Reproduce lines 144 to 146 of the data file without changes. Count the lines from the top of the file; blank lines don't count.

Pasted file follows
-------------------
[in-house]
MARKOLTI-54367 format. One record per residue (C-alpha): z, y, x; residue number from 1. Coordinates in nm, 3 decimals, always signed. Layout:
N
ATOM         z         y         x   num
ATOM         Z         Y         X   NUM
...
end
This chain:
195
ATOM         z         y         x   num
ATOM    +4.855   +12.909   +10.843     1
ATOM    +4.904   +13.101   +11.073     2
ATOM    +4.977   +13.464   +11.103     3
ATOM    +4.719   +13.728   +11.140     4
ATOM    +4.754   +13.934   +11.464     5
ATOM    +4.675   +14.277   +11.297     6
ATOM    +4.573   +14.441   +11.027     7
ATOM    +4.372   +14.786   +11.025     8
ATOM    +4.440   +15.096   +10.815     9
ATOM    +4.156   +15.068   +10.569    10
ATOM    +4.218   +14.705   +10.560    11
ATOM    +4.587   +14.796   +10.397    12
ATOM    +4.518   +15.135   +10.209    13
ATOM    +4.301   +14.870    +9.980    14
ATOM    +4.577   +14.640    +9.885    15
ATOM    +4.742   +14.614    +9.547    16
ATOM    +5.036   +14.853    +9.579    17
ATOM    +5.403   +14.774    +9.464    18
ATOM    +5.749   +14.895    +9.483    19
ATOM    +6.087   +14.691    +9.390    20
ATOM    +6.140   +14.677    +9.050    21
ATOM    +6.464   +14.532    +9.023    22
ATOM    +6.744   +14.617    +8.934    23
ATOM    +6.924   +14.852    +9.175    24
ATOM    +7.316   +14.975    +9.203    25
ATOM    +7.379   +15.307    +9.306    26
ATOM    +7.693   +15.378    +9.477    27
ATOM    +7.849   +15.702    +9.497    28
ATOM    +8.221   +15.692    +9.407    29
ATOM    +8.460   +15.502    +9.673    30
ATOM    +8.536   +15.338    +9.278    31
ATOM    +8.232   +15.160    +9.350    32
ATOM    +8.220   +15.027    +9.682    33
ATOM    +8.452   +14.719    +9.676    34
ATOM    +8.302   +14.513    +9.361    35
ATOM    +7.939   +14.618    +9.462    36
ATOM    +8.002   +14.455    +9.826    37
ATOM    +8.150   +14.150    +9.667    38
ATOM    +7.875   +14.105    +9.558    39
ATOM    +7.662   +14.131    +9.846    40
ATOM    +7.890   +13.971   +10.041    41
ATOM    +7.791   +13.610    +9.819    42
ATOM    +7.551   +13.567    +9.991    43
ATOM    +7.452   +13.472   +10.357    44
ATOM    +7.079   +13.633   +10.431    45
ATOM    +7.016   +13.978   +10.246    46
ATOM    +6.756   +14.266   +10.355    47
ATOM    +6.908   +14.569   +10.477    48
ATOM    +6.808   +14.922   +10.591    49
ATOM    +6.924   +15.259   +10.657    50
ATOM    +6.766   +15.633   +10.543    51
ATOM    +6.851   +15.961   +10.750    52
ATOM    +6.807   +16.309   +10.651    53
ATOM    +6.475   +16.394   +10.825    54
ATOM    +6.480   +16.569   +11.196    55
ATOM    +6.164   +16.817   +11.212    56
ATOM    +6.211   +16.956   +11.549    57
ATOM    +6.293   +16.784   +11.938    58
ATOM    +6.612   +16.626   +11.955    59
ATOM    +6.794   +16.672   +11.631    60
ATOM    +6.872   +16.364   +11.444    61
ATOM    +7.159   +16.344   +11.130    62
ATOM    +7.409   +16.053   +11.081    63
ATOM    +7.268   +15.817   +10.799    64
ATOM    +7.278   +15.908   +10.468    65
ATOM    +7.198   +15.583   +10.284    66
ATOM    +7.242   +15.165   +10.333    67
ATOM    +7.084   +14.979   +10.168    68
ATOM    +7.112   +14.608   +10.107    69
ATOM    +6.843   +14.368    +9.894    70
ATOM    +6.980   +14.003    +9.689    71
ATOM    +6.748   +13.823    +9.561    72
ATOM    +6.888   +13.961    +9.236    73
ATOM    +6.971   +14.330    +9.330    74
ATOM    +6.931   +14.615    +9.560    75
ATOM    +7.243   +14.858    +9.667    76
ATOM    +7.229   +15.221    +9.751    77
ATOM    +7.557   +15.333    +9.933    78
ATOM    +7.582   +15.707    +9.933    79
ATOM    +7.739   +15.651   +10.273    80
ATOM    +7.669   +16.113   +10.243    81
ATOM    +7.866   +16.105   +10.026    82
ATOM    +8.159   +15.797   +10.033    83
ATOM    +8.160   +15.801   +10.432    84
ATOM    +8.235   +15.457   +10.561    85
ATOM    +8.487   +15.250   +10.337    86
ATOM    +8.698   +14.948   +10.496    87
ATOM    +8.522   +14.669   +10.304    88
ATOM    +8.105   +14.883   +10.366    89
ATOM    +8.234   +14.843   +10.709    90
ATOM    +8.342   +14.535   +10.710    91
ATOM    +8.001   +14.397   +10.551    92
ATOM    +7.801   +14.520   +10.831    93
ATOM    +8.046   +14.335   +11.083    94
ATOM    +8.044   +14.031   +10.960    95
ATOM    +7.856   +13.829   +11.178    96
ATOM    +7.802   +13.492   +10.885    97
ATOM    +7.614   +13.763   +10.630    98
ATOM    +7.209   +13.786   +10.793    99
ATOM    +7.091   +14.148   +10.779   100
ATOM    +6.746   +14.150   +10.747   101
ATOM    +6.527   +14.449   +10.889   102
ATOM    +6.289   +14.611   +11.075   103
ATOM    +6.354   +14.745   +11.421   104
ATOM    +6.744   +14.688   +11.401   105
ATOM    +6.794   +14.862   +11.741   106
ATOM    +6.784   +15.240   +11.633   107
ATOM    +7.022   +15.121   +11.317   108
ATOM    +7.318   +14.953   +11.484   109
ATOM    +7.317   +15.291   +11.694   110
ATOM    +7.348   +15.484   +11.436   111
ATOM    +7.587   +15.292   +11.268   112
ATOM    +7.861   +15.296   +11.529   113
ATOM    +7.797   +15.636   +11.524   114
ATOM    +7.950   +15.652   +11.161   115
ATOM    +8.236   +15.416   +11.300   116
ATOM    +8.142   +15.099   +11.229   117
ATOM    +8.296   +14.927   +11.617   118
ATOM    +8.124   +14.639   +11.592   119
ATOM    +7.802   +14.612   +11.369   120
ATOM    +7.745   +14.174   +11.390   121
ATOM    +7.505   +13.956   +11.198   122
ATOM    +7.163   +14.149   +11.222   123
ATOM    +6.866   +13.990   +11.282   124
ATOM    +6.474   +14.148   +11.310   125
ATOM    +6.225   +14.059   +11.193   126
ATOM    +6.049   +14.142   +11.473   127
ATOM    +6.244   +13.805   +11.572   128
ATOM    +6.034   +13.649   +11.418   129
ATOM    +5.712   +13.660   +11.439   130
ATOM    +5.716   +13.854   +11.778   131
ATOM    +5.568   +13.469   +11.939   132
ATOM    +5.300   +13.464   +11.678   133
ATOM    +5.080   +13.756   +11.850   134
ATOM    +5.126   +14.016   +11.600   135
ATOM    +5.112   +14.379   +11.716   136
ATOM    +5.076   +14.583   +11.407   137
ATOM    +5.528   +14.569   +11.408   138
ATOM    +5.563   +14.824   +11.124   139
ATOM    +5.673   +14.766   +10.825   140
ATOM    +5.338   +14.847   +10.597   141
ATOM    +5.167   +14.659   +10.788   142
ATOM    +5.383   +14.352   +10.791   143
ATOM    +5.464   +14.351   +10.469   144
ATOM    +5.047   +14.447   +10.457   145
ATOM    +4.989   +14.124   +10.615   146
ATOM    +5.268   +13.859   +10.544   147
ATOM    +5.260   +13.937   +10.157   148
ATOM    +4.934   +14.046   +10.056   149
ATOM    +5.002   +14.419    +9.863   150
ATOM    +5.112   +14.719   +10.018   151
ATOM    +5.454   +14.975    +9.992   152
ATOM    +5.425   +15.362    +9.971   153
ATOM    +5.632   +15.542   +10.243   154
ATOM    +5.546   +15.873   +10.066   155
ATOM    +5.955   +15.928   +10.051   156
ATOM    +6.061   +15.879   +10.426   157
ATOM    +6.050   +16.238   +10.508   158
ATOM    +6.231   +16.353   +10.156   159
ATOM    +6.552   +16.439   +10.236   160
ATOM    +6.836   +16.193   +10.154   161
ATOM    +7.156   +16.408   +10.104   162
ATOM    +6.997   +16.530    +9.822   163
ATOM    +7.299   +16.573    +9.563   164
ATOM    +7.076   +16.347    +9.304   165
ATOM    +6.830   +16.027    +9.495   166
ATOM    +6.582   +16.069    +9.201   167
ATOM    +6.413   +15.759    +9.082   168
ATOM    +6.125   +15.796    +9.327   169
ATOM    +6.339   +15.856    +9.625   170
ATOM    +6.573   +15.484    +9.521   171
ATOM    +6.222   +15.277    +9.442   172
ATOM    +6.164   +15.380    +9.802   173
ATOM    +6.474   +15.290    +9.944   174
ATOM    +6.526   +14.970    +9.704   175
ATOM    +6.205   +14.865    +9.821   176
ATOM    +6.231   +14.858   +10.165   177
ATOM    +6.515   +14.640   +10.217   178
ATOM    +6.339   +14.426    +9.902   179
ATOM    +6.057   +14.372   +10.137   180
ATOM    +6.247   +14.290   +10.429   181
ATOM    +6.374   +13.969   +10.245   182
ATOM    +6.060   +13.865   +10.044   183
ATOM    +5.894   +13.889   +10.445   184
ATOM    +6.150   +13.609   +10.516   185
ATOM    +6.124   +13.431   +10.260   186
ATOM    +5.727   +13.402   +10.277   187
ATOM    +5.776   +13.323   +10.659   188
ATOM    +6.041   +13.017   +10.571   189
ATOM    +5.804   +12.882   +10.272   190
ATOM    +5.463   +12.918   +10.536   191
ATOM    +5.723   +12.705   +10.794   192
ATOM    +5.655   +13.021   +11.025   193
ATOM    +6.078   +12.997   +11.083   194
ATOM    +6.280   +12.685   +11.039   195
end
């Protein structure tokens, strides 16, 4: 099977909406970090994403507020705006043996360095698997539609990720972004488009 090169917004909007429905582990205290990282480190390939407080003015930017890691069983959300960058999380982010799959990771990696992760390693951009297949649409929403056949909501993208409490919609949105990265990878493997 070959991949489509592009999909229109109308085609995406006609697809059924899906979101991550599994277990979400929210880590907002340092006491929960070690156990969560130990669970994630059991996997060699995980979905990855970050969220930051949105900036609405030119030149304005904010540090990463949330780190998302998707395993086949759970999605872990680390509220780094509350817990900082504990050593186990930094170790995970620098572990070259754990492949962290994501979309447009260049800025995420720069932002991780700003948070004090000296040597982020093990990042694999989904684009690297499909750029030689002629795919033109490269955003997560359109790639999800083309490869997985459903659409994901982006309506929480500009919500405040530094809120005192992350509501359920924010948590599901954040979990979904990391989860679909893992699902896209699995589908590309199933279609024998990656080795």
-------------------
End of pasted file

ATOM    +5.080   +13.756   +11.850   134
ATOM    +5.126   +14.016   +11.600   135
ATOM    +5.112   +14.379   +11.716   136